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Saturday, June 15, 2024
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FoodTyskie and Pierogis

Tyskie and Pierogis

Big things come in small packages, an aphorism as true for gifts as it is for the diminutive Polish Delicatessen in Weymouth. Located opposite the train station, the Tardis-like shop sells thousands of Polish foods and drinks in an area the size of a large living room, and though a visit to the shop may not be the same as going to Poland, it is certainly the next best thing.

The shop was opened about a year-and-a-half ago by Marieta and Norbert Kaminski, a Polish couple who have lived in the Portland and Weymouth area for seven years. Norbet is a self-employed builder, leaving Marieta to run the shop on a daily basis. Marieta isn’t the only one in her family in the food business: her brother runs a Polish restaurant – the Kaskada – in Yeovil.

But why a Polish shop in Weymouth? The answer is simple: because the customers are there. Enough Poles live in the area to justify a bi-weekly Mass said in Polish at the local Catholic Church. Added to their numbers are a smattering of Russians, Czechs, Germans and Lithuanians, and together they buy enough to make the shop a going concern.

Almost everything in the shop comes from Poland, the only concession being the bread, which is supplied by a Polish bakery in London. Because the shop sells about 3000 items, keeping it fully stocked requires attention to detail and some amount of work. Norbert used to make weekly buying trips to Poland, though this is fortunately no longer the case: someone over there now makes regular deliveries to Weymouth.

If the Kaminskis’ goal is to create a complete one-stop food shop, then they have almost succeeded. They stock everyday items like breakfast cereal and eggs; as well as more obscure ones such as couscous and a red-coloured powder used to make instant beetroot soup. Fresh meat is in the minority, but compensation comes in the form of refrigerated cabinets laden with all manner of prepared meats and sausages, many of them unknown outside the Polish community.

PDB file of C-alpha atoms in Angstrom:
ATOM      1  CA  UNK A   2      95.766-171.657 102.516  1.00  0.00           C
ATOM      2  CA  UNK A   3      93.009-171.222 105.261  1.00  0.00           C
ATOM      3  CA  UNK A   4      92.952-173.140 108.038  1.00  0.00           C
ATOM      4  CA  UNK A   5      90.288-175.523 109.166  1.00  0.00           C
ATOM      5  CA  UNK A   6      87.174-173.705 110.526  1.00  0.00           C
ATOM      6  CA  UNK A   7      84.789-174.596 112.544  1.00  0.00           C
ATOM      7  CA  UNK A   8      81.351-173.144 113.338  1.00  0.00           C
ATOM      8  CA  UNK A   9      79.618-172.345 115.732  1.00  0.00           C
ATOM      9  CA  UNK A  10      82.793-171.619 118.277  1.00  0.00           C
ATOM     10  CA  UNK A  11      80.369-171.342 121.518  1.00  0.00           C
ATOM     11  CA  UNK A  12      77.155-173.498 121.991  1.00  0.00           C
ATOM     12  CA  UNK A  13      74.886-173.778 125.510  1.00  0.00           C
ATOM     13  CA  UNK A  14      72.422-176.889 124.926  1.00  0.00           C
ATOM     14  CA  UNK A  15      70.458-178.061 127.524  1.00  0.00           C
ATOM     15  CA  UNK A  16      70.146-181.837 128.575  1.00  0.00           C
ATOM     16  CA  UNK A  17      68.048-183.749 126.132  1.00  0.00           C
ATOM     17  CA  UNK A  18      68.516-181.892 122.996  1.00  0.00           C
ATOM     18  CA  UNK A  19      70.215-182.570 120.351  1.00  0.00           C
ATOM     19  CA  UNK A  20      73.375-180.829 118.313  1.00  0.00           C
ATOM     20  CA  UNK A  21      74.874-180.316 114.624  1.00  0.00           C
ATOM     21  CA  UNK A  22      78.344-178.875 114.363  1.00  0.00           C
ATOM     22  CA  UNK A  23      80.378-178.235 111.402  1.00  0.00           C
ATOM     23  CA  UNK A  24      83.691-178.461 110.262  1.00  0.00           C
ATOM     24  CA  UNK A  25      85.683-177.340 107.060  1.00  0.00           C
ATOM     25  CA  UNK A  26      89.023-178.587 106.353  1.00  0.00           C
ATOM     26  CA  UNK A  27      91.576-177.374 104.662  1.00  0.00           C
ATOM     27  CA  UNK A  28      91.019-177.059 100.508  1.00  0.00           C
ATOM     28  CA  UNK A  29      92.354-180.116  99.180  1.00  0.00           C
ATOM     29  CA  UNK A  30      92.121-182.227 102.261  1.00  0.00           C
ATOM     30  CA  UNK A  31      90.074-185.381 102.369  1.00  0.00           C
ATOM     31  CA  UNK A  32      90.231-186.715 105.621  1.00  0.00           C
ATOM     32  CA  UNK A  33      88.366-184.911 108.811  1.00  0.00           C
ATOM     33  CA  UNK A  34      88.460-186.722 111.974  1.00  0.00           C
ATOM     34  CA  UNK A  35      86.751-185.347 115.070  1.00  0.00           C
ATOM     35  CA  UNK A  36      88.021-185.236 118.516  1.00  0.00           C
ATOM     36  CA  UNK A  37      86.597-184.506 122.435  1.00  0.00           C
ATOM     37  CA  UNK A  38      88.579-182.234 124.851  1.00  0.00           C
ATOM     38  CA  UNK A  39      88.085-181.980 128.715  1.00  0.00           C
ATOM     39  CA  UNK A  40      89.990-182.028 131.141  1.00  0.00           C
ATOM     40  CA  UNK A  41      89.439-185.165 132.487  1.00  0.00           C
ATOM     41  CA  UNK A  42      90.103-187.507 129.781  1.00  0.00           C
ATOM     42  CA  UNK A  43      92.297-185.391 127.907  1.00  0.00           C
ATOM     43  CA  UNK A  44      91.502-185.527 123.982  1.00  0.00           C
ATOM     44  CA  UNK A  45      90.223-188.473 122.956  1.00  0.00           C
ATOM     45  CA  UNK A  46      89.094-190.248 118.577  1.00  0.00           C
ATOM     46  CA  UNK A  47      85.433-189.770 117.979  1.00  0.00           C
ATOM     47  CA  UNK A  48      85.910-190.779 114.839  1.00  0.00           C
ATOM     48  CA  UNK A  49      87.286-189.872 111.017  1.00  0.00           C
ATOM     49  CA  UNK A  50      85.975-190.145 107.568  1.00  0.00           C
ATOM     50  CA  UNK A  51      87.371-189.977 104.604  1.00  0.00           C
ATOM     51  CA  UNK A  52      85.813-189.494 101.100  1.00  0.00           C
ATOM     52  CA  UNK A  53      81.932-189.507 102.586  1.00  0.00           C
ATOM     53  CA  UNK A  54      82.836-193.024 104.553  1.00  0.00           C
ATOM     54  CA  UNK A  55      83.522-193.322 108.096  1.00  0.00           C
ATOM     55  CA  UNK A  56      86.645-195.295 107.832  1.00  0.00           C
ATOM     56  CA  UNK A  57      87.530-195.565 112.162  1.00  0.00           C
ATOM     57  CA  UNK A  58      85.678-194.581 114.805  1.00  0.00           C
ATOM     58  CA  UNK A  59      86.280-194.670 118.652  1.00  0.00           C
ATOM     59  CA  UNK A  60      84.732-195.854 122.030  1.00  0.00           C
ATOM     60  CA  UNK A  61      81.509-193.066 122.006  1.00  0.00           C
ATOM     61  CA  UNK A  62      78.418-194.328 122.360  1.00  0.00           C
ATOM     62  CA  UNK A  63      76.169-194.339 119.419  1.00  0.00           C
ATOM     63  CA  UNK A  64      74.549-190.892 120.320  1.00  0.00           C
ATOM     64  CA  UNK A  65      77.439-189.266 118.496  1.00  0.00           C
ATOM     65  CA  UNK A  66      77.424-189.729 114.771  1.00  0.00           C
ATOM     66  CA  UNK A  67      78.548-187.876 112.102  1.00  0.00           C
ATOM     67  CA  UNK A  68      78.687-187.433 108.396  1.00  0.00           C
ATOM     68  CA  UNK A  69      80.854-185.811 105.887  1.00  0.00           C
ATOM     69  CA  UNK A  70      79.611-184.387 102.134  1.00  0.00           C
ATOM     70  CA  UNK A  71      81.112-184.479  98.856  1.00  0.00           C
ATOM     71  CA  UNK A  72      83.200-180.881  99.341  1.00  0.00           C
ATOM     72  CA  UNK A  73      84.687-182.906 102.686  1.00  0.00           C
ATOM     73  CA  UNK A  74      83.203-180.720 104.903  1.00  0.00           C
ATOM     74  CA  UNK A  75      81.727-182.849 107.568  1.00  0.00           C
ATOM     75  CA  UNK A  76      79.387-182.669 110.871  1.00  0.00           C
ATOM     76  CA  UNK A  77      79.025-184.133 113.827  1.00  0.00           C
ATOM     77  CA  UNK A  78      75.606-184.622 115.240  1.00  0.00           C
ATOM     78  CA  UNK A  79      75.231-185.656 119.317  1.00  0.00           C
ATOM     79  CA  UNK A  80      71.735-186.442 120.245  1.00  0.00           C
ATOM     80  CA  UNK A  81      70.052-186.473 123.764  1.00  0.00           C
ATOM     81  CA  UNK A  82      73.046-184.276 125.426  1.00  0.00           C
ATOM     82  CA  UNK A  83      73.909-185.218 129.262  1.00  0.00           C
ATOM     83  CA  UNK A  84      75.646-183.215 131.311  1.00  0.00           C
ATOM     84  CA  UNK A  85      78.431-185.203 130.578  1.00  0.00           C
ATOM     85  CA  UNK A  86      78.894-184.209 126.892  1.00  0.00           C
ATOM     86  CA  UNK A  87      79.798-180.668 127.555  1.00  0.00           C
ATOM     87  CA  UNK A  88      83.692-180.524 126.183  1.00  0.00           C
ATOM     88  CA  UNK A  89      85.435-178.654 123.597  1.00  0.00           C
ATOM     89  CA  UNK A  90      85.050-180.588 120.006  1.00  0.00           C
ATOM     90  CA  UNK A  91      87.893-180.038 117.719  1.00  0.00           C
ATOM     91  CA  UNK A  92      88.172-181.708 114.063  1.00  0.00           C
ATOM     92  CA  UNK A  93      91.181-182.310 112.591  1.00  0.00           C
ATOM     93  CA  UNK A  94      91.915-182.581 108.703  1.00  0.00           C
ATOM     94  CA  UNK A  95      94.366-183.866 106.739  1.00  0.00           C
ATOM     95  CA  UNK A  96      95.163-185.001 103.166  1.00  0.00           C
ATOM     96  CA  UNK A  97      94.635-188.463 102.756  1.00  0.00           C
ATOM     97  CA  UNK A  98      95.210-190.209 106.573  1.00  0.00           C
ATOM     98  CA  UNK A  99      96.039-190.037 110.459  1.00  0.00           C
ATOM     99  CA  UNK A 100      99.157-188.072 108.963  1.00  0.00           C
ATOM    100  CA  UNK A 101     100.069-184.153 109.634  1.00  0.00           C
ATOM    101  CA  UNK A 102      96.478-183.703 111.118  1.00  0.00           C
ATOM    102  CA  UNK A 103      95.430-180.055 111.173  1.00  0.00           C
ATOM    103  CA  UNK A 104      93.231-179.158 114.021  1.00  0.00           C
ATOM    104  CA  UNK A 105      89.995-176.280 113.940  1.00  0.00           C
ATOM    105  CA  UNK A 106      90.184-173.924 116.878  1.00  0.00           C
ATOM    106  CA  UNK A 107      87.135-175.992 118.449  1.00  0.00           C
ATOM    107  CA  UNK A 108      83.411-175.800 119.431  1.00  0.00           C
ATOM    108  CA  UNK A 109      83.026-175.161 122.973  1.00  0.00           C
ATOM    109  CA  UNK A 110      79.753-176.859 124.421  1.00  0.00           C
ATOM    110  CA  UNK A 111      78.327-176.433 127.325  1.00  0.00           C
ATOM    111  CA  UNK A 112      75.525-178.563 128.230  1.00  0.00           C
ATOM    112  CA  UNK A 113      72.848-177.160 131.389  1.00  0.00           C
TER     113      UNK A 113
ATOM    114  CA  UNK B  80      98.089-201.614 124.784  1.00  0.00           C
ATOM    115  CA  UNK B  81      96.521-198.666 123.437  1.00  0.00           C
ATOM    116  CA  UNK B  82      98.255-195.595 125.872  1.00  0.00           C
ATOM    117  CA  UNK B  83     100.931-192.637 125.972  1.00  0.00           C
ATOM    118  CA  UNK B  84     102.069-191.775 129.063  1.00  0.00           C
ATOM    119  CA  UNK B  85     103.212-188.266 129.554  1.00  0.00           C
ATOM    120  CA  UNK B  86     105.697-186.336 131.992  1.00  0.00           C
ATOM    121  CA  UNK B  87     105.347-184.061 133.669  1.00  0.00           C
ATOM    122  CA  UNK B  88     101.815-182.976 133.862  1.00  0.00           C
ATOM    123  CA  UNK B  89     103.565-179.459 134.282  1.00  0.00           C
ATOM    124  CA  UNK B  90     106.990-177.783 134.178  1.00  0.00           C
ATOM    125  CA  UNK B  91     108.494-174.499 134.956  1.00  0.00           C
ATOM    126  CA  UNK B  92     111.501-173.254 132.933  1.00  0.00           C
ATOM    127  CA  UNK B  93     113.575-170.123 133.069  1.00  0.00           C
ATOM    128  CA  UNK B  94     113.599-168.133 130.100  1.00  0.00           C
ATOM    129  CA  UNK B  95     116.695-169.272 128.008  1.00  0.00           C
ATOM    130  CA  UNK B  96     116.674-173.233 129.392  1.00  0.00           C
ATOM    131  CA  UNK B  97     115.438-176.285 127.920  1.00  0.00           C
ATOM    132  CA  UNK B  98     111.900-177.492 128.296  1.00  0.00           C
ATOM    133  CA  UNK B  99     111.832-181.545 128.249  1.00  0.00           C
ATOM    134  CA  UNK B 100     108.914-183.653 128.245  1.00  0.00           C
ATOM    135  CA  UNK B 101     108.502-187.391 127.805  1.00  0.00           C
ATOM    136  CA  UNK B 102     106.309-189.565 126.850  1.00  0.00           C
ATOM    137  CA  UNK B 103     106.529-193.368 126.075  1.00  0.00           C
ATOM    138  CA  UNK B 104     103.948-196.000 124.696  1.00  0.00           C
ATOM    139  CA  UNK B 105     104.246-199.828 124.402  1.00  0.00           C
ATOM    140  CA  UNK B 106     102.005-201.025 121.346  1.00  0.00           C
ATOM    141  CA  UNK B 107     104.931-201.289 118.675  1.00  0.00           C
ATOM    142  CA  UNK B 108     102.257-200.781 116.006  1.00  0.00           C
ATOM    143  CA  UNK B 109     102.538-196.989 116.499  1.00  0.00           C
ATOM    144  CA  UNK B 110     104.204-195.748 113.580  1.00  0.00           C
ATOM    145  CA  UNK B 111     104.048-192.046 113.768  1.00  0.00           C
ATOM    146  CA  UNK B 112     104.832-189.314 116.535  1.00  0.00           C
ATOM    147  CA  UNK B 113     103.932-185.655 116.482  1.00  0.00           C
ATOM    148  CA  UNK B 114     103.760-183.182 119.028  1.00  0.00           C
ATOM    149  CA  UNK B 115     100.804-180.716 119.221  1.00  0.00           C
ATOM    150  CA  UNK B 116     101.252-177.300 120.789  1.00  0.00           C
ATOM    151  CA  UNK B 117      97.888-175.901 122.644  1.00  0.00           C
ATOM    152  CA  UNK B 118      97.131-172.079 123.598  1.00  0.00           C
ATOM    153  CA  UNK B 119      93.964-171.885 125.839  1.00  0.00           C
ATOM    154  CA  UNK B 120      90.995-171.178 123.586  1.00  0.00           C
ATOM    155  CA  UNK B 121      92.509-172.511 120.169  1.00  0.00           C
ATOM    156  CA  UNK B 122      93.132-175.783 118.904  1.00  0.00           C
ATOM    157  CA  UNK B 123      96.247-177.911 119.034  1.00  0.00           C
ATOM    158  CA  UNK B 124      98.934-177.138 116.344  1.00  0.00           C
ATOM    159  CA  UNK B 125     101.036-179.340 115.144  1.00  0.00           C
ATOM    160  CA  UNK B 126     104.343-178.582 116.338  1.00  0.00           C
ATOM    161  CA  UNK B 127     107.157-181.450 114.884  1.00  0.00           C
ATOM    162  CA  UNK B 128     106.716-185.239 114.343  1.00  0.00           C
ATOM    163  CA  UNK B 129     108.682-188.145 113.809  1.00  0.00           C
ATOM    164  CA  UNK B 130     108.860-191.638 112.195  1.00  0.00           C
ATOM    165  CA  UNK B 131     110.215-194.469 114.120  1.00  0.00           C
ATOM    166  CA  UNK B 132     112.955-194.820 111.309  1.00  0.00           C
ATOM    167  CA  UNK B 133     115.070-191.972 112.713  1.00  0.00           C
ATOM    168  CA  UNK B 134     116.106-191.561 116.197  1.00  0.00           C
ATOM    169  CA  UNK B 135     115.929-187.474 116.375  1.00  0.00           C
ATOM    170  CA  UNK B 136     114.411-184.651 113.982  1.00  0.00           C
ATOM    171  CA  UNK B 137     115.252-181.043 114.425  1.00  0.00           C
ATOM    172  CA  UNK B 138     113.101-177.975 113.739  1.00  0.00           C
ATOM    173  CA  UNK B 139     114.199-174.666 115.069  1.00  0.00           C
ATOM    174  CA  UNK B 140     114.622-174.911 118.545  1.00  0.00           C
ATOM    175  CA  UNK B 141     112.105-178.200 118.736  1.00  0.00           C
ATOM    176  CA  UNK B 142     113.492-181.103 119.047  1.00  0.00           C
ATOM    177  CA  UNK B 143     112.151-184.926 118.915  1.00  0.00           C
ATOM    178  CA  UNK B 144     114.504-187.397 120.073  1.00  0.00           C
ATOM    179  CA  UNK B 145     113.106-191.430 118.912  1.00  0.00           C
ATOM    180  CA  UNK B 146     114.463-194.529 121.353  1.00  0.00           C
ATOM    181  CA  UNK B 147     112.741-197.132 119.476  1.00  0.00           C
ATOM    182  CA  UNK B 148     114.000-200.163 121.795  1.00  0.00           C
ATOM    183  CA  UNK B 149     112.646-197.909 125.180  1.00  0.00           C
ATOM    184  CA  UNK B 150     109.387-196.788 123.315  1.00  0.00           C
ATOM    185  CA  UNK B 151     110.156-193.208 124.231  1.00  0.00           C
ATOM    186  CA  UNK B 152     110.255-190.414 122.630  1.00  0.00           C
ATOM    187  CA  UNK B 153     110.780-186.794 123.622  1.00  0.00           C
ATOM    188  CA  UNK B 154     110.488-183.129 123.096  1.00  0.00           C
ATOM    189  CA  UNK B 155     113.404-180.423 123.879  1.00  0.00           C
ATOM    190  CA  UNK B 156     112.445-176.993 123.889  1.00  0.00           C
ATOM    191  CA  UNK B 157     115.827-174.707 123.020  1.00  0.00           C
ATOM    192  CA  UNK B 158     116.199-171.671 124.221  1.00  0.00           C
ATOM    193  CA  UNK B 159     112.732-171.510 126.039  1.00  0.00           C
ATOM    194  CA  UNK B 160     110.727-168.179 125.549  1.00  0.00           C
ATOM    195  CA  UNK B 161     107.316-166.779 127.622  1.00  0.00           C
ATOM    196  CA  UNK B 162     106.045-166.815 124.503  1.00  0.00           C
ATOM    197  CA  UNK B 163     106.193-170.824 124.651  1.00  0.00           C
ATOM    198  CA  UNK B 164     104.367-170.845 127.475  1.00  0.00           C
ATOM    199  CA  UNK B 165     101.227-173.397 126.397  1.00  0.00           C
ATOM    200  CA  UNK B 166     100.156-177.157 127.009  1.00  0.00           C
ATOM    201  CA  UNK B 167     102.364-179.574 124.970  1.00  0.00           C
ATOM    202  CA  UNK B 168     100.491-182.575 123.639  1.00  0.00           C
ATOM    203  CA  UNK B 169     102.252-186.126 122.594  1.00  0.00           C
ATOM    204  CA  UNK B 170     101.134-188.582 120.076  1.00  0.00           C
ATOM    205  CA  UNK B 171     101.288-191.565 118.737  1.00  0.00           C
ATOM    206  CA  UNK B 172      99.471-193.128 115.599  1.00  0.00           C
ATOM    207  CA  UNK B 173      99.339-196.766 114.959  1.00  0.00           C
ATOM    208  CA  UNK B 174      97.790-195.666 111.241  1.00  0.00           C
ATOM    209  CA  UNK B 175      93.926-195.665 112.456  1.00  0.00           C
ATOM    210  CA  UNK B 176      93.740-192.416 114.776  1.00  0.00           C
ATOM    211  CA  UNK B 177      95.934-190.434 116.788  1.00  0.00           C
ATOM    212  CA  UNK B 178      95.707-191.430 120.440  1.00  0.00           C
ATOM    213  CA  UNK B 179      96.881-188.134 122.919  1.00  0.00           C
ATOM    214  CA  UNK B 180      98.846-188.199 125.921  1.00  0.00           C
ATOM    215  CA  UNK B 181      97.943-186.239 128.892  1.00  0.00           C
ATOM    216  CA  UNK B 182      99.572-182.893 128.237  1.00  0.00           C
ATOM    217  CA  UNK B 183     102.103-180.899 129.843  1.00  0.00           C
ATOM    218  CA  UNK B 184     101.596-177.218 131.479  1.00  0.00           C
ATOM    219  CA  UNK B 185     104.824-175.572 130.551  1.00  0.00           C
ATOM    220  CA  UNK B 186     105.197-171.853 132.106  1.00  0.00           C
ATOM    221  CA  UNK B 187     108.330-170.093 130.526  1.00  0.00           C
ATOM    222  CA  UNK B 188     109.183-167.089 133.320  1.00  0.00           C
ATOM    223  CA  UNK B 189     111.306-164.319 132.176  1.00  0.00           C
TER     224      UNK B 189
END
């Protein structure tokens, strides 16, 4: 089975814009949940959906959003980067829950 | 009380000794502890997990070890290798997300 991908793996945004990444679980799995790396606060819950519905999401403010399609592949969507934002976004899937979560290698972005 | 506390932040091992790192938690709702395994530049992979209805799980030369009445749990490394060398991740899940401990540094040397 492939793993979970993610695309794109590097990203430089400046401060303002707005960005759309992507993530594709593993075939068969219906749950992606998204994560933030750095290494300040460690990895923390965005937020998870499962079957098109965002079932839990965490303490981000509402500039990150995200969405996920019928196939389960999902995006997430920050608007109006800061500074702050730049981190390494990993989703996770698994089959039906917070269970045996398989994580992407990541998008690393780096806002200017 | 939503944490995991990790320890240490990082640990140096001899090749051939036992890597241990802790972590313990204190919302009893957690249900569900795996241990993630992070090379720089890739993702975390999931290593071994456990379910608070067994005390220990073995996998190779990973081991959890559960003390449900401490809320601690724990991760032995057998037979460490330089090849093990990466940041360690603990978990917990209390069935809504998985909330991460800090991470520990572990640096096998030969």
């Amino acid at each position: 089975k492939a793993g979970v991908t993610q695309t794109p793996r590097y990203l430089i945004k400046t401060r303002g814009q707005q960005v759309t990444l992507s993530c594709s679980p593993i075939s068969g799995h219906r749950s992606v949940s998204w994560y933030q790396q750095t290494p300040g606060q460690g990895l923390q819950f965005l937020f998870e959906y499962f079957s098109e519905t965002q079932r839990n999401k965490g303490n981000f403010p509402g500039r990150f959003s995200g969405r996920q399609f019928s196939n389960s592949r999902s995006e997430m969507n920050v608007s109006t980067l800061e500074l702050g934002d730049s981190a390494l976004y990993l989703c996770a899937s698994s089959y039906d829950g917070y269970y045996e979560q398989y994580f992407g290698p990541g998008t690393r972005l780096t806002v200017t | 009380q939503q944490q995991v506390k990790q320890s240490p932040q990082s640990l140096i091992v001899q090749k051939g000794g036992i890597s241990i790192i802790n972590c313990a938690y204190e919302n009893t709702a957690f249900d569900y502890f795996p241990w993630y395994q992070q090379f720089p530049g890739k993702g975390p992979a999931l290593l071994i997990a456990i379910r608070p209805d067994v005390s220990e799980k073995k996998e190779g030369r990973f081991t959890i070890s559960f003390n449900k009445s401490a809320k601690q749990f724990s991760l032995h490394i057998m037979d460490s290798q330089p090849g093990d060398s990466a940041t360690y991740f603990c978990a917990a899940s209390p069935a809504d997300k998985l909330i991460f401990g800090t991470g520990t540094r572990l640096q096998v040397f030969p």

Fresh produce makes only an occasional appearance, though a frozen food cabinet in the corner of the shop contains bags of vegetables, most of which are found in typical British outlets. A quick prowl through the cabinet also turns up packages of pierogis, small, fat dumplings stuffed with either sweet or savoury ingredients. Looking vaguely like miniature Cornish pasties, they are warmed up in boiling water and served, according to the packaging on one of the savoury versions, ‘with a sauce of your choice’.

Polish cooking wouldn’t be complete without kapusta kwaszona, shredded and pickled cabbage better known in Britain by its German name, saurkraut. It is a strongly-flavoured preserve characterised by both salty and sour tastes, and depending on what is available from the supplier, it comes either in pre-weighed plastic bags or generously-packed barrels. Either way, it is a popular addition to all manner of savoury dishes, including pierogis and stews.

Drinks play a prominent role in the shop and include Polish beers such as ‘Lech’ and ‘Tyskie’ and two well-known brands of cola – complete with Polish labelling. The beers, however, are nothing special, and the colas can be bought anywhere. The real stars of the drinks department are the deeply-coloured fruit syrups that come in strawberry, cherry and raspberry flavours. Thick and rich-tasting, they are diluted with water to become the perfect drink for a hot summer day.

Though the shop’s products are labelled in Polish, a few also come with ready-made English translations. These translations are more the exception than the rule, and according to Marieta, the council has told her that everything must be labelled in English. She now has the onerous task of doing the translating herself and is slowly but surely working her way through the stock. Despite the effort, there is one upside to all the tedium: English-speaking non-Poles will have easy access to a whole new world of food.

Unlike Thai, Italian and Indian cooking, Polish food is not at the top of the gourmet league table. Granted, it is not the most delicate of cuisines, but prepared by an expert, it offers a complexity of flavours and textures that rival its better-known counterparts. Fortunately, Marieta is a generous and gracious guide who dispenses sound advice on the intricacies of Polish cooking, and for culinary explorers looking for a new eating experience, the Polish Delicatessen is the place to go.

The Polish Delicatessen is on King Street in Weymouth.

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